Many people have the idea that the 'Great War' on the Western Front was simple, if ghastly, to fight - with few tactics, and unbroken, monotonous, trench lines as the main feature of the battlefield. In such a scenario soldiers with rifles and bayonets charging each other in blind obedience to stupid repetitious orders are imagined as archetypal of battle. Though undeniably bloody the war was in fact a ferment of new ideas and new weapons. Gas, flame throwers, super-heavy artillery, concrete bunkers, tanks, aircraft and other innovations were all introduced, whilst older notions such as barbed wire, machine guns and armour took on a new lease of life.
Museum curator and university external examiner Dr Stephen Bull studied at the University of Wales, and worked at the BBC and National Army Museum in London. Now Curator of Military History and Archaeology for Lancashire County Museums he has curated exhibitions, completed an MBA, and been elected to the Institute for Archaeologists. Published in a variety of languages on both sides of the Atlantic he has been listed for the Portico Prize for Literature. For 2014 he is working on a photo volume of the Western Front, to be published in US and European editions, and available from 19 July here on Amazon.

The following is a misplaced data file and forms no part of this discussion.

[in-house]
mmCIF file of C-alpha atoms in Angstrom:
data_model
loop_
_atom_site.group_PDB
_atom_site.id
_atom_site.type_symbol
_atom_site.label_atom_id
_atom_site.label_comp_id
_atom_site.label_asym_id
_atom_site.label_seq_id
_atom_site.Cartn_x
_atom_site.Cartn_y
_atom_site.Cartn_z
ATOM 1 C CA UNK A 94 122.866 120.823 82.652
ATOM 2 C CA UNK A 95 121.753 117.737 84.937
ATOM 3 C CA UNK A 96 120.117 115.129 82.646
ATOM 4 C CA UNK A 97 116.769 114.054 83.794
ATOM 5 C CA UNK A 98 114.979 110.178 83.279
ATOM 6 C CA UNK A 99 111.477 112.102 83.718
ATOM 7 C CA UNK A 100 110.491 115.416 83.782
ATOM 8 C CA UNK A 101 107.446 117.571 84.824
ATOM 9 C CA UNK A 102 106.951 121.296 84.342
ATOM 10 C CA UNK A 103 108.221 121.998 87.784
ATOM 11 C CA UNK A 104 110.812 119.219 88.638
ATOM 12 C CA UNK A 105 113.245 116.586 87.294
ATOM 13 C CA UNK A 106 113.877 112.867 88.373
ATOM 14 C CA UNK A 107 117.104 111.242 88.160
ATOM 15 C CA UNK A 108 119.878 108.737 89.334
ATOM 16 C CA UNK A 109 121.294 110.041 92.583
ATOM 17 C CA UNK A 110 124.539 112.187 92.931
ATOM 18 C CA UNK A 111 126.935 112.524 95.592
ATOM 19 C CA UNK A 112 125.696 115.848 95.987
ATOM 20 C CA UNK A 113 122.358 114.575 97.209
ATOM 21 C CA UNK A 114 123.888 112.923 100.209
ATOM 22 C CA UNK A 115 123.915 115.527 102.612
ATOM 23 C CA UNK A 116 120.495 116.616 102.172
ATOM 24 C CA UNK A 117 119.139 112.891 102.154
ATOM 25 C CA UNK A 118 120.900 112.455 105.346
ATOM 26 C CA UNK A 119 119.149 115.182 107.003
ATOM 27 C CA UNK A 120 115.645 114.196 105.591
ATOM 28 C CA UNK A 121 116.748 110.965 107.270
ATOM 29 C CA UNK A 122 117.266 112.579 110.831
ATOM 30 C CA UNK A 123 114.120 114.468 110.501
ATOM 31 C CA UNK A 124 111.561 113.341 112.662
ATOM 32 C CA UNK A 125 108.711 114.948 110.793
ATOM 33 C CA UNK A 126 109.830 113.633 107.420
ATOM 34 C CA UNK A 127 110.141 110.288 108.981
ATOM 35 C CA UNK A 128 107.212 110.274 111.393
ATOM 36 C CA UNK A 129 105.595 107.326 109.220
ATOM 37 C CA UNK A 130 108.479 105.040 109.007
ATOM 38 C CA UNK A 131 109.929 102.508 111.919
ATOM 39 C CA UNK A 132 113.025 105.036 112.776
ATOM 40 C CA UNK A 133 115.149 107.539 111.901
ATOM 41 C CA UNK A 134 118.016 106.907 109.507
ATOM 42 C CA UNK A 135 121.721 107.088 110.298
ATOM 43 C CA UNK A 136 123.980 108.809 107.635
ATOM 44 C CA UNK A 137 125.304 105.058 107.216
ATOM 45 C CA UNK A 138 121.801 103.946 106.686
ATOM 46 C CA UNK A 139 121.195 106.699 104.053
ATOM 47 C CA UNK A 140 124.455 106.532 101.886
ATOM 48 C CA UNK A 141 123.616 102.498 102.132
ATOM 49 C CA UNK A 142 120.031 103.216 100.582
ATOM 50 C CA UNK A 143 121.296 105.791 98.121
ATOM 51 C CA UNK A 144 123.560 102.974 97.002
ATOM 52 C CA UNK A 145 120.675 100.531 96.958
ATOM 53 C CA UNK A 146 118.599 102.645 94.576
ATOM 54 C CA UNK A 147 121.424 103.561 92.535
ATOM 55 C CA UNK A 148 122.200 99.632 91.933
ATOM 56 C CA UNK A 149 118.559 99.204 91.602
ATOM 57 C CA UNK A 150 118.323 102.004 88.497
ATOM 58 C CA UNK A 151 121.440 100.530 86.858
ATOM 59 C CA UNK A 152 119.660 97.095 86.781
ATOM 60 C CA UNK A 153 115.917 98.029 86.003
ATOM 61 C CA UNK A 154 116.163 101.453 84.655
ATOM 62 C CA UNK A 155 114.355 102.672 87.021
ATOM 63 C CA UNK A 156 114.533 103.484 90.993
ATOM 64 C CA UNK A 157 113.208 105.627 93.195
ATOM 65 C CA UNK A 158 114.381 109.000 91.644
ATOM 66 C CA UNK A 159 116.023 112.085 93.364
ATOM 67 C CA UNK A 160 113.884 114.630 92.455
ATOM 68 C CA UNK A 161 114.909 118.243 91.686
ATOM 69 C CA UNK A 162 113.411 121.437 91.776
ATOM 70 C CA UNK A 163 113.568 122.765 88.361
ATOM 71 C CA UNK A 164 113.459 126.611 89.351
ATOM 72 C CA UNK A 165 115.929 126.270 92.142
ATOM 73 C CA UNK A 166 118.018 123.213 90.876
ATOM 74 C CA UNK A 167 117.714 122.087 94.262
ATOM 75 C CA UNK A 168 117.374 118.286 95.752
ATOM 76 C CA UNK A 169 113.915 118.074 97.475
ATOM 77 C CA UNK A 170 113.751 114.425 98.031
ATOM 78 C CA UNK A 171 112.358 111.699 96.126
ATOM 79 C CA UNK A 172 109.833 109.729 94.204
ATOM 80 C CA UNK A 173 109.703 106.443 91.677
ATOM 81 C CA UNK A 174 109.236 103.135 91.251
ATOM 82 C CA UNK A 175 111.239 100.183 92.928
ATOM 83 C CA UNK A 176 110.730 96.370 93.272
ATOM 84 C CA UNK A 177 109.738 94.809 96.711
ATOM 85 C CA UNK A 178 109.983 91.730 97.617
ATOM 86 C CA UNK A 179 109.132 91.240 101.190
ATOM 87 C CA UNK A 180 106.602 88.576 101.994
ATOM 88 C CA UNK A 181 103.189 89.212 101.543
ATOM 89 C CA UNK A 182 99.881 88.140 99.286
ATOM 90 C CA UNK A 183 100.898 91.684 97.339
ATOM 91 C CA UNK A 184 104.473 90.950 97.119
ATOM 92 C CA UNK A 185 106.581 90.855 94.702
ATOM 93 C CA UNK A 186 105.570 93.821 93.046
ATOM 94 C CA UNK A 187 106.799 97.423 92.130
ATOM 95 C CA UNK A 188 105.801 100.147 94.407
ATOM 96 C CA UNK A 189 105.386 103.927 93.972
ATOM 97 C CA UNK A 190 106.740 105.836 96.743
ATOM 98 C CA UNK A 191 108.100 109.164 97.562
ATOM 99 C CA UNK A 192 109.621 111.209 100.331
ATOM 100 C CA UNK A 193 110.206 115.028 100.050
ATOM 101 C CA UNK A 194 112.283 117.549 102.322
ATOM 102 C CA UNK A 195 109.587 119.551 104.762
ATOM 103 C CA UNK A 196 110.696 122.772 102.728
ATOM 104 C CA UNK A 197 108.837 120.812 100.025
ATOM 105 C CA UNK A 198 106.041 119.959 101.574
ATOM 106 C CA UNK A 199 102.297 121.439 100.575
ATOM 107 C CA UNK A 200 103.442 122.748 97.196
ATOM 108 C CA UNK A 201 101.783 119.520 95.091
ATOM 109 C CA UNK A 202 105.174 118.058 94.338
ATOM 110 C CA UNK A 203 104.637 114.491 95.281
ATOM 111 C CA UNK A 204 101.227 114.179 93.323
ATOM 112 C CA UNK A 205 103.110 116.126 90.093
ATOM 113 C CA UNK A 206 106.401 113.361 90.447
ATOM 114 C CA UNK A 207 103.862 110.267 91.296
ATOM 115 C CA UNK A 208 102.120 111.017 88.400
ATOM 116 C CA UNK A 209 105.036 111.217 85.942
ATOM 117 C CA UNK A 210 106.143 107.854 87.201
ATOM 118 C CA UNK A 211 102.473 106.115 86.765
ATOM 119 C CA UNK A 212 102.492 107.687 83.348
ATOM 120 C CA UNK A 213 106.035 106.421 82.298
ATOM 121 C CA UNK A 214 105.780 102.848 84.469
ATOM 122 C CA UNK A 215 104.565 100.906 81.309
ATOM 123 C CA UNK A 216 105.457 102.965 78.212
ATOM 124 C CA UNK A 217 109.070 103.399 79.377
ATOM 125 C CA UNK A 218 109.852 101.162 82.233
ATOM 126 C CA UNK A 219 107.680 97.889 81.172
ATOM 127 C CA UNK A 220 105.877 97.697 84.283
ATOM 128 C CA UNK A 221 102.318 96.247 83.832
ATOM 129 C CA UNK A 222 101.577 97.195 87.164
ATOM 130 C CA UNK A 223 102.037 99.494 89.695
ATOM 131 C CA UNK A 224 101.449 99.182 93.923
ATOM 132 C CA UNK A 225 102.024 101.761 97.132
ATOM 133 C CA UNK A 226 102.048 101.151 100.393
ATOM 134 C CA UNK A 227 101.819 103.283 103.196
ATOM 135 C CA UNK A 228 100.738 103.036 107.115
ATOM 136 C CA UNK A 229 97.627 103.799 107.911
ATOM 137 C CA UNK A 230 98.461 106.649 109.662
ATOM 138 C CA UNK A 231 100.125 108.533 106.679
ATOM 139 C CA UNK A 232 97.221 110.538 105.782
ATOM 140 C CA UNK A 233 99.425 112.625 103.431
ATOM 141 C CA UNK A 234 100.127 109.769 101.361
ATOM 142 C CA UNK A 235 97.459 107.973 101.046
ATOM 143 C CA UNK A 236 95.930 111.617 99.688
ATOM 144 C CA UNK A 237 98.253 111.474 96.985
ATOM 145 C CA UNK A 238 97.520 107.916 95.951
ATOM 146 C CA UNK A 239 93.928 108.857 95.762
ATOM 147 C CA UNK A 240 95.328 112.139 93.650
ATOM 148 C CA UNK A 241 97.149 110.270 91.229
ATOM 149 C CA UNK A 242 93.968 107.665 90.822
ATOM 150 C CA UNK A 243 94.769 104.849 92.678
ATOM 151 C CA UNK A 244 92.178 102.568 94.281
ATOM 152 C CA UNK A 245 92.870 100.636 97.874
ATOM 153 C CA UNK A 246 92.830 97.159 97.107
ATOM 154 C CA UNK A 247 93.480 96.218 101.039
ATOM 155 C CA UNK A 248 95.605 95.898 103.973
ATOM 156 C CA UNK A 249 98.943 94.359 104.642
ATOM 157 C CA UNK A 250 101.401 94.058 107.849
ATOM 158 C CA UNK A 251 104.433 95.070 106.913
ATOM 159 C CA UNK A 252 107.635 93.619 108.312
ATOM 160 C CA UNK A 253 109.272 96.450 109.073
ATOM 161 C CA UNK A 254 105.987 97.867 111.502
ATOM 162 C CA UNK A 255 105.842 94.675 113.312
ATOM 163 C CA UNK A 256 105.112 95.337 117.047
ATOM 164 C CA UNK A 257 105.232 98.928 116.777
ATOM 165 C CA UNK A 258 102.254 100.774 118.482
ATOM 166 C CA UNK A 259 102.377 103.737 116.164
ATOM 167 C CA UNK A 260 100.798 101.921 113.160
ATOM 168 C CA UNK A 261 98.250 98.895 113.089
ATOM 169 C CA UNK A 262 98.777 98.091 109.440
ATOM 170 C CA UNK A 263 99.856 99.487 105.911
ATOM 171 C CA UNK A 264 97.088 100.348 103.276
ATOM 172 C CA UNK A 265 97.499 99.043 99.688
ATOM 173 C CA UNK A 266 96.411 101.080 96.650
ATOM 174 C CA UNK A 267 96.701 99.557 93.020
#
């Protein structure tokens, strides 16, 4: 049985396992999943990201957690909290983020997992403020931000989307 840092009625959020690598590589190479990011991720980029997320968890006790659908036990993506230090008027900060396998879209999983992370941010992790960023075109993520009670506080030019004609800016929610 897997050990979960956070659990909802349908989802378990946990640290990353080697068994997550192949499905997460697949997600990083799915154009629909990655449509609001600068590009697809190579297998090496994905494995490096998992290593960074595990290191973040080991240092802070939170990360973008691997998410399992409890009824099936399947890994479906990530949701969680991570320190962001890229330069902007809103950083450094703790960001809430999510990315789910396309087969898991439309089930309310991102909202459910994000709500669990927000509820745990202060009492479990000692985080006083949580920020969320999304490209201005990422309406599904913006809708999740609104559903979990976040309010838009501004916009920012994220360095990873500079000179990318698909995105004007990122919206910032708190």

Stephen has made many TV and radio appearances including the series 'Battlefield Detectives' and 'Instruments of Death', both shown internationally, and the BBC 'One Show'. His book of the Channel 4 series 'Last War Heroes', is available in North American, UK and Norwegian editions. The series took Canadian Screen Award for 'best history' under its US title 'D-Day to Victory' in 2013. A consultant to the University of Oxford, Stephen has assisted in the creation of a European database to document the individual experience of the First World War through archives, photographs, and objects. The photograph shows Stephen (right) with Lorenz Andraes at the German National Library, 'DNB', Frankfurt.